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THE PRINCE OF POISONERS
William Palmer was known to all in Rugeley. The son from a wealthy family had trained in London as a surgeon and returned to the English village with his beautiful, respected wife to raise a family and live out his days as a country doctor.
But Dr. Palmer wanted more. More money. More excitement. More women. He dove into the shady world of horse racing, gambling heavily and spending a fortune to build his stable of thoroughbreds. When money grew tight, he found that a dosed drink or two could clear the way. He got away with it, poisoning his wife, mother-in-law, his infant children, fellow gamblers and many more, until he killed one time too many.
The story of Dr. Palmer’s deadly treatments at the birth of the mass media riveted the nation and spread around the world. The sensational 12-day trial in London’s Old Bailey drew the attention of royalty (Prince Albert bought one of Palmer’s horses at auction) and literature (Charles Dickens and Wilkie Collins followed the case) and made legal history as the first trial in which strychnine figured and the first to be moved because of the enormous publicity.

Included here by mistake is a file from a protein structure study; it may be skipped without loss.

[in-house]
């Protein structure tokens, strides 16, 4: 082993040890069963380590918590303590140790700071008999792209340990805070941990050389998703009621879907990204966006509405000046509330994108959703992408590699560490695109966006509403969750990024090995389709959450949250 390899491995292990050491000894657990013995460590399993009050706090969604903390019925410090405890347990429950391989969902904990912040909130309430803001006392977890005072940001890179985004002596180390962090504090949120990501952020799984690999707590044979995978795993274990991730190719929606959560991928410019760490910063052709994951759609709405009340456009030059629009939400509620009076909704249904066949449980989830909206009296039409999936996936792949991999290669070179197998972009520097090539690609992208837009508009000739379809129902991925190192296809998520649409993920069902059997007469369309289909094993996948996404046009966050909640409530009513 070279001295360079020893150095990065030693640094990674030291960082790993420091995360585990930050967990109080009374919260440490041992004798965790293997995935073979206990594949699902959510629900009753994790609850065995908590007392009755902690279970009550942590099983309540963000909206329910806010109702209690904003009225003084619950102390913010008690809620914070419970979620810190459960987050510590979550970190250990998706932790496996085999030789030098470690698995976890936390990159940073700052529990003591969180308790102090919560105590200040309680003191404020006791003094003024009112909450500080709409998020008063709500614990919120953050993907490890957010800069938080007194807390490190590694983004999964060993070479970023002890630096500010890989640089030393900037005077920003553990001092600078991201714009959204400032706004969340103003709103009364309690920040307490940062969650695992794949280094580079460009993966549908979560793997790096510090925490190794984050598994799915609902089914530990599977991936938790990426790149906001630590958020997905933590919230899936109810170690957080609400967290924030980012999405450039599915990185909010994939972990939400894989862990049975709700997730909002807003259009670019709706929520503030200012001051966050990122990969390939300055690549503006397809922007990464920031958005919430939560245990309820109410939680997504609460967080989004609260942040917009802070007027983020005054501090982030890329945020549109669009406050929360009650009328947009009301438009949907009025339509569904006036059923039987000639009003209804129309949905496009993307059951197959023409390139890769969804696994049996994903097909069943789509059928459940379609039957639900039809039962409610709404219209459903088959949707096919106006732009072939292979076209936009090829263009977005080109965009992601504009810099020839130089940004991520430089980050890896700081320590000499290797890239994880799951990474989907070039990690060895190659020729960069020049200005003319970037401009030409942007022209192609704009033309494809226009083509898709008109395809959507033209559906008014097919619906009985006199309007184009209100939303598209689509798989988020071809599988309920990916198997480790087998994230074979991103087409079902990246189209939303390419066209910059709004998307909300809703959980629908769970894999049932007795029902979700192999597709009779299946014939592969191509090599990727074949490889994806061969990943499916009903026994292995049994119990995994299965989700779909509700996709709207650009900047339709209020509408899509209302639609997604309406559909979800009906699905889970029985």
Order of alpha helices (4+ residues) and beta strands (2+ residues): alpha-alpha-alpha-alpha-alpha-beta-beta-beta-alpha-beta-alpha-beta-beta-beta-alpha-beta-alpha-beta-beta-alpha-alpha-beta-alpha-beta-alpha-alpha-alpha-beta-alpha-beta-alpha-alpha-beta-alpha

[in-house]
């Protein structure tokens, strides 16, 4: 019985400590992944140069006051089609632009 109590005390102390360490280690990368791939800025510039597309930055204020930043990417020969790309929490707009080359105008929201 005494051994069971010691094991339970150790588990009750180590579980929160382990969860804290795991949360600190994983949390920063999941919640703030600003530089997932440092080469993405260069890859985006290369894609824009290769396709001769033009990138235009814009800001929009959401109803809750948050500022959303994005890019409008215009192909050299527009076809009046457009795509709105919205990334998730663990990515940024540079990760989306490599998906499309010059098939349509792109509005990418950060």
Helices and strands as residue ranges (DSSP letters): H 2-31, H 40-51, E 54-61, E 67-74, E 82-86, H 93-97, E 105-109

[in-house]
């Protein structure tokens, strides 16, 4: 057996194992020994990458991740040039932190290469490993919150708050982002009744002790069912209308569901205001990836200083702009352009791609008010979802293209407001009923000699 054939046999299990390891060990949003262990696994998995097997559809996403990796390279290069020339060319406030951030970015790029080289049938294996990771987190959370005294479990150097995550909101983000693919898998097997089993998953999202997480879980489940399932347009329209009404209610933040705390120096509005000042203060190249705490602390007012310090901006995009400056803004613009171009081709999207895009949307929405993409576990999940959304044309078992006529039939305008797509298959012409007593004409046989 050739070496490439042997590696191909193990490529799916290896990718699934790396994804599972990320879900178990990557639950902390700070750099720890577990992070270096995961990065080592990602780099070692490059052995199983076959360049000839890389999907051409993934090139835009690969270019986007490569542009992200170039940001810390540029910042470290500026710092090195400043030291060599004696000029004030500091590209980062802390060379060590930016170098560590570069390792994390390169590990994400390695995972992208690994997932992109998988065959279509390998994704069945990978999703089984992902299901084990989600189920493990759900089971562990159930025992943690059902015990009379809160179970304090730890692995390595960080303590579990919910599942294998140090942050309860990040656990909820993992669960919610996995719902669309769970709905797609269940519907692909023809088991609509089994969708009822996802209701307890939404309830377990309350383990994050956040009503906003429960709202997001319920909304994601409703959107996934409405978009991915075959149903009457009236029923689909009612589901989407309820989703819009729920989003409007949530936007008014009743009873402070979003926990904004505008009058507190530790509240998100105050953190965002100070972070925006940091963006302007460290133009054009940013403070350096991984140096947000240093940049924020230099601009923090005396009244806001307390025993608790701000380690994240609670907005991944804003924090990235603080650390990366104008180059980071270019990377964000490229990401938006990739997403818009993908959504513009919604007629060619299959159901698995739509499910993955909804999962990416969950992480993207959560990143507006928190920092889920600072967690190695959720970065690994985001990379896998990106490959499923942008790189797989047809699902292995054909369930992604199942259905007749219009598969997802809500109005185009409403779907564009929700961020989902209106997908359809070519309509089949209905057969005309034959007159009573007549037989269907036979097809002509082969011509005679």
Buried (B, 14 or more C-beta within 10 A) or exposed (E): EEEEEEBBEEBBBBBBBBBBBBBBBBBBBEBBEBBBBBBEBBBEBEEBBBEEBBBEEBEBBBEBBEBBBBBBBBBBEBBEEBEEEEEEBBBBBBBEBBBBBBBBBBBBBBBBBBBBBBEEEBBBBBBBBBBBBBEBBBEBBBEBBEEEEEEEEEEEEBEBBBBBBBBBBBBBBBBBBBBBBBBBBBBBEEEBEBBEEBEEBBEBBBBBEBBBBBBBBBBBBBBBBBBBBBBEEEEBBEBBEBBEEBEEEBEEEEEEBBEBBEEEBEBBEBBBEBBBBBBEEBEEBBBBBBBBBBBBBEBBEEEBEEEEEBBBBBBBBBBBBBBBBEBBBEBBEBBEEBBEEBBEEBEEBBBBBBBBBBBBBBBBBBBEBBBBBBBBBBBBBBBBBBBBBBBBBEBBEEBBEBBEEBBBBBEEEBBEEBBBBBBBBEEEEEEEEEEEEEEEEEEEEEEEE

Appearing soon after Palmer’s execution in 1856, “The Illustrated Life and Career of William Palmer” was published to cash in on the notorious case. The anonymous author combined facts and rumors about Palmer’s crimes with sketches on debauched medical students and crooked scams in horse racing, and pious meditations on Palmer’s wife. With the help of footnotes and essays, the result is a compelling, fascinating look at life in the early Victorian era, and the criminal doctor who was placed “at the head of his profession” by none other than Sherlock Holmes!
Look for these other Peschel Press books on the Palmer case: “The Illustrated Times Trial of William Palmer” and “The Life and Career of Dr. William Palmer of Rugeley”.